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What is the Silk Road?

Dear All,

We are soon to embark on a fantastic journey in a remote region, uncovering ancient traditions, learning about diverse cultural and religious practices, and reveling in the unique and ever changing beauty of desert landscapes, sacred mountains, and ancient towns. We are so excited! As we head out to training in the Sierras, it is important that you all take the time to introduce yourselves! We are itching to know more about you. While you mull over what photo to post and how you’d like to introduce yourself to the group (it’s time!!), take some time to read over this post in its entirety.

What is the Silk Road?

Our journey is seemingly mapped for us by something that is commonly referred to as the Silk Road(丝绸之路). But both the idea of a “road” and the name, “Silk Road,” can be quite misleading. To say the least, there is no yellow brick road marking the path to Emerald City. Not only are there no bricks on the road (or even a road!), but sometimes the markers are too discreet to be recognized by the untrained eye.

There are multiple reasons why the Silk Road is not (always) a road. To mention just a couple of them: both urbanization and development have drastically transformed the ancient landscape. The paths along which traders would travel with their caravans or the inns where they would rest, have now given way to highways, city thoroughfares, or multi-story buildings. Another reason is that the Silk Road was not just one, but multiple roads, or a network of intersecting routes, stretching over land and sea, linking Asia, Africa, and Europe.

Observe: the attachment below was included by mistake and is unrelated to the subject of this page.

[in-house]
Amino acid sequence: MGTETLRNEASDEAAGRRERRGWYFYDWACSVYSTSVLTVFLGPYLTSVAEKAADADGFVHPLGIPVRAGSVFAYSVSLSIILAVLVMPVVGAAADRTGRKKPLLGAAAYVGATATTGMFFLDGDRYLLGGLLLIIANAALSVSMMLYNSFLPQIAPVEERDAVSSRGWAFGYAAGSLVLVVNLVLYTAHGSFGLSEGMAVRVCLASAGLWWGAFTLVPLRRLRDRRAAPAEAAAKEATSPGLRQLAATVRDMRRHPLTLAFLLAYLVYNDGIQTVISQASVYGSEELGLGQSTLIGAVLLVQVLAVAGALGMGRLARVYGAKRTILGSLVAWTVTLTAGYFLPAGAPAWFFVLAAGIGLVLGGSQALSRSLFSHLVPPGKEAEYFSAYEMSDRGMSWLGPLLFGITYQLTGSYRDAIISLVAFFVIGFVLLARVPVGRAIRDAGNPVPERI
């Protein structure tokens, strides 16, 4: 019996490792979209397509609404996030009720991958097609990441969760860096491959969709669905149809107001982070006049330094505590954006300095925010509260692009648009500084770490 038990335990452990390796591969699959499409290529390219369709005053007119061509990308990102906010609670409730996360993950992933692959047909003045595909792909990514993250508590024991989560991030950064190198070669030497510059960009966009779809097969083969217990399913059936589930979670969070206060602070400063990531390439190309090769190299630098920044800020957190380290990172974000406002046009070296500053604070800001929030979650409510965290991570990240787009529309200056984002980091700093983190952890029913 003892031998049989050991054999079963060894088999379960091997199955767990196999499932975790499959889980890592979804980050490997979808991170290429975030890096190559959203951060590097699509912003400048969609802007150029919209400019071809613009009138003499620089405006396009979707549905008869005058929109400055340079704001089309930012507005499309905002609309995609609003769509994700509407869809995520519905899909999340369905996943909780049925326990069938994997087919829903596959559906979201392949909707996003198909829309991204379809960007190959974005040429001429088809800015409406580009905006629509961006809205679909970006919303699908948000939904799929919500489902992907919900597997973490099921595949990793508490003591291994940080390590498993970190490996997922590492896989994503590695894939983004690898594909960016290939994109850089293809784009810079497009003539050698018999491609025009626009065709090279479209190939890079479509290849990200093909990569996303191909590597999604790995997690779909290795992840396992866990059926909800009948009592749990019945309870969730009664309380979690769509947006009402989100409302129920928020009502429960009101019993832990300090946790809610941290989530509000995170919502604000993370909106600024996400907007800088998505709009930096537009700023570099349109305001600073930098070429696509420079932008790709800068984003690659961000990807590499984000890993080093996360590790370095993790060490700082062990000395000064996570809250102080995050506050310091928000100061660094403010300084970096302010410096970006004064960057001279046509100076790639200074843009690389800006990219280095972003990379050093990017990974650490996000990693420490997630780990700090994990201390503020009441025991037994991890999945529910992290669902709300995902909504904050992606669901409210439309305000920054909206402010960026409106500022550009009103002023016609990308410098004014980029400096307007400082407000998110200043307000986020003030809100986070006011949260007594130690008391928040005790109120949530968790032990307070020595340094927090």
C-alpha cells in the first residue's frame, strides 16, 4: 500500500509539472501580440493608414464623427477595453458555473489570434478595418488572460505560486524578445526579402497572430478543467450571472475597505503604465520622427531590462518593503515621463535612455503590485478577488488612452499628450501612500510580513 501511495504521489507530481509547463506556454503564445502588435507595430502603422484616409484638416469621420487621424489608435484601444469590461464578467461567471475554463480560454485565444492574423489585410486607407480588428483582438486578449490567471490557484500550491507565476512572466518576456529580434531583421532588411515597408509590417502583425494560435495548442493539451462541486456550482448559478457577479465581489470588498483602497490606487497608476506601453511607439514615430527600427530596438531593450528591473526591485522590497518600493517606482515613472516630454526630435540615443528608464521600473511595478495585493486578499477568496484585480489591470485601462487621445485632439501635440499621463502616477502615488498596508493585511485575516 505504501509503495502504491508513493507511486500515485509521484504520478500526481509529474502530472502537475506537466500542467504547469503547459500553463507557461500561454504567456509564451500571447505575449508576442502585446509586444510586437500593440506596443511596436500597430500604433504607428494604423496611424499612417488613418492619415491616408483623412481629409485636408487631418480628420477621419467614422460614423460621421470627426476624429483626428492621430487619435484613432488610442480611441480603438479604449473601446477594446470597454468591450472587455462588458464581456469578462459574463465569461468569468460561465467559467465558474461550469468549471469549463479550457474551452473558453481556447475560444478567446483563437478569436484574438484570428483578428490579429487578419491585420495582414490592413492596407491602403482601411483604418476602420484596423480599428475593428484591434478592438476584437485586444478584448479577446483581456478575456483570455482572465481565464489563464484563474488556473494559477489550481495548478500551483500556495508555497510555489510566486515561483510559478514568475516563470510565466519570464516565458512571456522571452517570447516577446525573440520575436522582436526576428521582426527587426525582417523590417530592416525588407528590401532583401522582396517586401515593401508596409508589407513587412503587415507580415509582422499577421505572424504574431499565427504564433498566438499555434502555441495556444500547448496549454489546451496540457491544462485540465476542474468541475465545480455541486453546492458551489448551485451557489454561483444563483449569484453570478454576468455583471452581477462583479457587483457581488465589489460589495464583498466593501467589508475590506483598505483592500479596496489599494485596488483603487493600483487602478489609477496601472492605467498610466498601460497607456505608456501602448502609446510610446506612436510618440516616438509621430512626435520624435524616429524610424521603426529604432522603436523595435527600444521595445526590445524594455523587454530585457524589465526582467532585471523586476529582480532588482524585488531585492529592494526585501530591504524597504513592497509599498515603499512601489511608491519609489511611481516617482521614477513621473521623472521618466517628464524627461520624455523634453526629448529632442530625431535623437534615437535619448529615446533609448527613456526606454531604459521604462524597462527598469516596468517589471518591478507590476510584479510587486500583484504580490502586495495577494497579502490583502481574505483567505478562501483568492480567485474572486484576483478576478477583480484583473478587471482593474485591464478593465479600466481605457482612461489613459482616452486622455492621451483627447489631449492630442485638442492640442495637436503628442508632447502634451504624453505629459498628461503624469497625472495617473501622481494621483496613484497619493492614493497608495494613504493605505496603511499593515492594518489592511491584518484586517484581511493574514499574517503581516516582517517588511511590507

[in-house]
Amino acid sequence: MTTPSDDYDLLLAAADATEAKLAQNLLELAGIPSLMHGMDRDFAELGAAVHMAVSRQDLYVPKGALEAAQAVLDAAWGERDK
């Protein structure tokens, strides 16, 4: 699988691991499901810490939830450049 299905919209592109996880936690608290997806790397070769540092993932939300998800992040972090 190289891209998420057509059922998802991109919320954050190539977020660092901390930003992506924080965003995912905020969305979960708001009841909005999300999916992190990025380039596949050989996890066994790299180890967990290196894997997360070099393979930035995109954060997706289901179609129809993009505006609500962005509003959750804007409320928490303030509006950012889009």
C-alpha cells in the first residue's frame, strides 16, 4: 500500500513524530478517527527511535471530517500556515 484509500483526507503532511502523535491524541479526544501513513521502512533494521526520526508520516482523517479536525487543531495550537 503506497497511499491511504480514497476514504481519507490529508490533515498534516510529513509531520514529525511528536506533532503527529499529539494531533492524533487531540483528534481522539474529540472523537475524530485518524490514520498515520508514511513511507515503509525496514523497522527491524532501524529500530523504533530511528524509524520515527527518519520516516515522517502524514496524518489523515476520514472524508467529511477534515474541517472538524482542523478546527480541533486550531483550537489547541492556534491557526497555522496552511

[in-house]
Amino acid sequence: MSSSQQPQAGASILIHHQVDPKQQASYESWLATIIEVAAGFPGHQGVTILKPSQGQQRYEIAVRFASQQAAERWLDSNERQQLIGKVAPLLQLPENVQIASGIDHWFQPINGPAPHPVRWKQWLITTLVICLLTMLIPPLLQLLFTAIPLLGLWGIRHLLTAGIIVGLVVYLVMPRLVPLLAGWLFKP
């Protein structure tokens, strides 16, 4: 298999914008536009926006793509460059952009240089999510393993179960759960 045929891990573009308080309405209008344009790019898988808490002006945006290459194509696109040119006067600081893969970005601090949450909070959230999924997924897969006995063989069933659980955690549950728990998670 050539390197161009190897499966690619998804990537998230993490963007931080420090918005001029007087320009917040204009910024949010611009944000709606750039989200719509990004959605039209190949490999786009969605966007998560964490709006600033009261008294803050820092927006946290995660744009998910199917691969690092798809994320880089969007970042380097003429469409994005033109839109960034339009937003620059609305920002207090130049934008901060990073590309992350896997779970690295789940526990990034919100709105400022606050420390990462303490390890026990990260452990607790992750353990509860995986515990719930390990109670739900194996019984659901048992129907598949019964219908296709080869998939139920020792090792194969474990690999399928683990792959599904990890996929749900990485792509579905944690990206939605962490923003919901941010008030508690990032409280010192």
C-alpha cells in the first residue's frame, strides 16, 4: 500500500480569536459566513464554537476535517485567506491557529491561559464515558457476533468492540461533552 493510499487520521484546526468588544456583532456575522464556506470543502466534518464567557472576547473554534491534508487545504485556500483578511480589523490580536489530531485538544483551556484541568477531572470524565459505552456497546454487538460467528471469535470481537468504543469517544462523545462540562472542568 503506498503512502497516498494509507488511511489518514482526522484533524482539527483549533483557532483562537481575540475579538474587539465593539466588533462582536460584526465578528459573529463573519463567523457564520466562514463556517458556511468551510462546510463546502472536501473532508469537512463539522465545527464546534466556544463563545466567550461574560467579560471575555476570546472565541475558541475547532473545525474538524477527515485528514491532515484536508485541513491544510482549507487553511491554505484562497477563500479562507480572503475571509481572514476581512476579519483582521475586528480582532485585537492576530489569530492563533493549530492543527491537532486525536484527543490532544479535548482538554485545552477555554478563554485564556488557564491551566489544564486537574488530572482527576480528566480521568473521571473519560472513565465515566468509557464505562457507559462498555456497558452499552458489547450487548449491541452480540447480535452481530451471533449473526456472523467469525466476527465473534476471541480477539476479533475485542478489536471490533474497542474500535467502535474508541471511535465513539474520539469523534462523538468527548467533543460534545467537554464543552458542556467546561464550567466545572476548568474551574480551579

The name could be equally misleading:  although silk was a very important commodity traded along the routes, it was not the only, or even the main reason why the routes were so important. Before the name “Silk Road” was coined in the nineteenth century by a German geographer, Ferdinand von Richthofen, portions of the network were better known as the Hexi Corridor (河西走廊) and the Tea Horse Road (茶马道). The Hexi Corridor stretches along Gansu province and comprises parts of what is today known as the Northern Silk Road. The Tea Horse Road links Yunnan and Chengdu (via Tibet) to Nepal, Burma, and Bengal and is part of the Southern Silk Road. As the name suggests, amongst the most prized commodities traded on the Tea Horse Road were indeed tea and horses; and the Hexi Corridor was important not only as a trade artery, but also in terms of its geopolitical and strategic location, allowing for close interactions between the Chinese dynasties, the nomadic tribes of the North, and the Central Asian kingdoms and empires to the West. In addition to providing an incredible infrastructure for trading commodities, facilitating communications over vast stretches of territory, and protecting strategic interests, the network of routes that are today known as the Silk Road presented important means for the spread and exchange of religionartmusic, and ideas.

But is this all in the past? Does the Silk Road still provide for vibrant exchanges in the present? Over the course of six weeks, we will have many opportunities to explore exactly that: Where were the roads that comprised this vast network now known as the Silk Road? What types of people traversed the routes, what types of goods and ideas were circulated? How did they sculpt and transform the surrounding landscape? What we will also try to do is to understand the significance of the Silk Road today – not simply as a relic of the past, but as a phenomenon that still inspires and shapes our perceptions.

T- 14 days!!